Archives for May 2013

I’m pretty sure this is how people end up with no friends (& Hood Good #4)


I haven’t confirmed it with a medical professional, but there is a high likelihood that some sort of synapses misfiring happens between my brain and my mouth every time I talk. Actually, if I marinate on it a little more, it also happens when I don’t talk. I think a lot of fucked up things. Also, I’m not good at remembering when to use a semicolon. Harv says that last sentence doesn’t really “go” with the rest of the paragraph, but I told him that I didn’t really care, and then he walked out of the room like he was really frustrated. I don’t know. Maybe he just got thirsty. I respect a person who honors the body’s call to stay hydrated. Please drink some water, y’all.

Of all of the awkward mumbles that come out of my mouth, the worst offenses happen right after someone pays me a genuine compliment or says something else equally as nice. I know a lot of people walk around saying bullshit they don’t really mean. I don’t blame them. It’s so much easier to say, “What luck! I’m so happy I bumped into you. Your teal-colored ensemble really highlights your eyes!” Who wants to cause problems by groaning and shouting, “Get the fuck away from me, you bitch! I know it was you who signed me up to make blondies for that stupid 4th of July BBQ!”

I’m well-versed in responding to bullshit with bullshit. There are NO synapses misfirings there. But the genuine goodness, the words that immediately fill empty crevices and boost me from the trenches because they are so kind and thoughtful and encouraging…those are the words that make me freeze.

Kind words terrify me.

I have never been able to accept a compliment gracefully. I’ve tried to peel apart the chain of events right after someone goes out of their way to tell me that they liked the way my hair looked or how much they enjoyed a piece I wrote or how they appreciated me for picking up the dog shit on the sidewalk for the third time that week even though I don’t own a dog and that lazy neighbor better come correct.

I nod and say nothing (sometimes my mouth is hanging open too). I chuckle and point to the shit-filled grocery bag. I make a swatting motion like I’m trying to kill a gnat. I stare at my feet. I deflect. I blush.

Once last fall, after reading a personal essay in a show, a woman chased me across the street afterwards to tell me how much the story had moved her. She thanked me for being brave and for sharing. What did I do? I looked behind my shoulders to make sure she wasn’t talking to anyone else. Then, I avoided her gaze and mumbled a soft thank you. Uh, and then I ran away.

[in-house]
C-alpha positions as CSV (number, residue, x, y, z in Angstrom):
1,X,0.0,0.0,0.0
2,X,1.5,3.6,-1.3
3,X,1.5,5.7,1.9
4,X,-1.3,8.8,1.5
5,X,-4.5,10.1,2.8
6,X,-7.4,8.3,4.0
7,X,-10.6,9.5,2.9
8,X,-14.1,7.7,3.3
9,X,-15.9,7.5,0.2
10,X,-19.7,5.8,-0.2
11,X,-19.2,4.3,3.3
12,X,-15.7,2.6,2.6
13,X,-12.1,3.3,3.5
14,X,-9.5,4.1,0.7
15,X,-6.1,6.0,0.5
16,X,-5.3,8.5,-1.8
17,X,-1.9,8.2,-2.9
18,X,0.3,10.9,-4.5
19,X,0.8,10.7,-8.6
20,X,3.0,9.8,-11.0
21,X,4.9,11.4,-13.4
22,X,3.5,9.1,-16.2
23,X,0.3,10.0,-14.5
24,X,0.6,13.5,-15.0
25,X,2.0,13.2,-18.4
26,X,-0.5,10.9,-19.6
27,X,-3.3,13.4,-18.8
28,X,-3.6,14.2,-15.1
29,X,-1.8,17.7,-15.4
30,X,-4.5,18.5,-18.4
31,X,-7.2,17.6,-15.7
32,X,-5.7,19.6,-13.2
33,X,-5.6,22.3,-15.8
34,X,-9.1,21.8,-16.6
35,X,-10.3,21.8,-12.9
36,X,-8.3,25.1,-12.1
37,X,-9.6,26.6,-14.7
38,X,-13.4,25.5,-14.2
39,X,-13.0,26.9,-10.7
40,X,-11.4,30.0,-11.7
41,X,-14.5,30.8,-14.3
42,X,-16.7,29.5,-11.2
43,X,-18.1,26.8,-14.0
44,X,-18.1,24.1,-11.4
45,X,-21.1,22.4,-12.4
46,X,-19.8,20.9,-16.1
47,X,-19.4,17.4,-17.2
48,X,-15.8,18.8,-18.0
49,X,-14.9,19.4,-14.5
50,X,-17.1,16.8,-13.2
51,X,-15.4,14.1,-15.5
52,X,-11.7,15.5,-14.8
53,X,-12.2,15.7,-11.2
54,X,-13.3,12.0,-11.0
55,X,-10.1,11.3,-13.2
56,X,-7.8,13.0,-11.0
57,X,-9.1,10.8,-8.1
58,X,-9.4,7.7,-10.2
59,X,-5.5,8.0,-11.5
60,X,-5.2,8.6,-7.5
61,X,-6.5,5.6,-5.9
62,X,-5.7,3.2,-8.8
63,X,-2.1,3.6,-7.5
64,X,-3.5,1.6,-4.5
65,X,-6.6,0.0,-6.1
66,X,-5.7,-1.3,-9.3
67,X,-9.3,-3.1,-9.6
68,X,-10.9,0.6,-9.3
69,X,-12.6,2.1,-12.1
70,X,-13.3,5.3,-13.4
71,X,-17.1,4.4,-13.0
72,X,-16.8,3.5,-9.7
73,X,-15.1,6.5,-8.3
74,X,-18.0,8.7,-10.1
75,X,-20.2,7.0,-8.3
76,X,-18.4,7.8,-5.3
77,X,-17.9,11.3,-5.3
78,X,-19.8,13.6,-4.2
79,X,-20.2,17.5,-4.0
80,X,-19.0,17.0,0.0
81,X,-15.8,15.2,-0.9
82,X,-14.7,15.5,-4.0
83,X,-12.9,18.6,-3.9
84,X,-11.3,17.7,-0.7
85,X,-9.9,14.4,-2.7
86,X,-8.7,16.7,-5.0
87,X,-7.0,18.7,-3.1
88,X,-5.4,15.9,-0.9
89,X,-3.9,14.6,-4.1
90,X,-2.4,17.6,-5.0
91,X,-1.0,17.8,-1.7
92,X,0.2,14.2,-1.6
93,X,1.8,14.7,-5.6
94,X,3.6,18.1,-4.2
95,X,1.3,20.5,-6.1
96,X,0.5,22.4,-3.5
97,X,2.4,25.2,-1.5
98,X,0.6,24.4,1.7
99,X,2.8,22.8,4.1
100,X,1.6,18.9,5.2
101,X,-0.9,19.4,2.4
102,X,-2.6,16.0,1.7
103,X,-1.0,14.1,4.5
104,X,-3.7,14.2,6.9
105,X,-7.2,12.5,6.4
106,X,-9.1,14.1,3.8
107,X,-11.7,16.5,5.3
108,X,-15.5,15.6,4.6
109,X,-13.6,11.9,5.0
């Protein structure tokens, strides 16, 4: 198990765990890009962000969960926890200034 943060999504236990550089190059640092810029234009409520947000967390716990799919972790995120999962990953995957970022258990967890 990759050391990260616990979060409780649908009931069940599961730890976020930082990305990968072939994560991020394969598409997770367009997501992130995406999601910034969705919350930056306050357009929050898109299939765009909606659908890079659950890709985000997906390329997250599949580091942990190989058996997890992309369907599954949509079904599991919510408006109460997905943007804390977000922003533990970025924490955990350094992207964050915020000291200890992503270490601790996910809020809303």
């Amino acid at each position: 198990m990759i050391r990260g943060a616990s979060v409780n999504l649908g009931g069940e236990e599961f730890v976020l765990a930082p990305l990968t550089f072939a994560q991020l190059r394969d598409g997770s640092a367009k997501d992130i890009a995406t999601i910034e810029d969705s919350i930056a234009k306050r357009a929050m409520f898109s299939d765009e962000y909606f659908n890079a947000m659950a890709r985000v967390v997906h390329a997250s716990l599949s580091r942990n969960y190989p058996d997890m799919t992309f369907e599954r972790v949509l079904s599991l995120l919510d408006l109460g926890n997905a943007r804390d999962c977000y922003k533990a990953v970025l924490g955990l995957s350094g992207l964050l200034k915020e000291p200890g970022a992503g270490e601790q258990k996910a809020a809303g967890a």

In my mind, I have replayed that moment a dozen times. If I had the luxury of a rewind button, I would look her in the eyes and speak loudly and clearly as I thanked her for being kind and for going out of her way to give me a boost that will surely stay with me for a long time.

I have watched my friends accept compliments with grace and ease. When thoughtfulness is received in the same spirit it is given, both parties experience joy.

And to you: Thank you for being patient with me. I appreciate the goodness you bestow in my life. 




Production: 50 sets
Cost: $5.00 for 2 magnets and $11.00 for all 5 magnets

For purchasing info, please visit the Hood Goods Store

P.S. Flourish in Progress Instagram Peoples always get first peek and first dibs on Hood Goods. Follow along on Instagram and on the Flourish in Progress Facebook page for Hood Goods and other random shit. Like the 11 jars of pepper jelly I bought myself for Mother’s Day. BALLER AS FUCK.

Hustle Hard Interview Project: Harv & Cal

HHpost famjam
To celebrate my 32nd birthday, I started the Hustle Hard Interview Project. Each month for the next year, I’ll be interviewing one Hustler who embodies a skill or a quality I admire. I hope to uncover some gems that bring me one step closer to being a fully-formed adult.



I’ve been in a deep funk lately. When I woke up with The Gloom a few weeks ago, I chose the course of action I thought was best- I ignored it. I apply this grown-up approach to almost everything unpleasant in my life. Avoidance usually leads to one of three outcomes. 1. The un-good goes away on its own (top two in this category: hormonal acne and insolent children on airplanes). 2. I eventually deal with it (This most often pertains to household chores. I swear to God when I say this: There is only a finite number of times you can turn a pair of socks inside out before your life spirals out of control.). 3. I keep ignoring it, and it keeps NOT going away (top two: parking tickets and depression).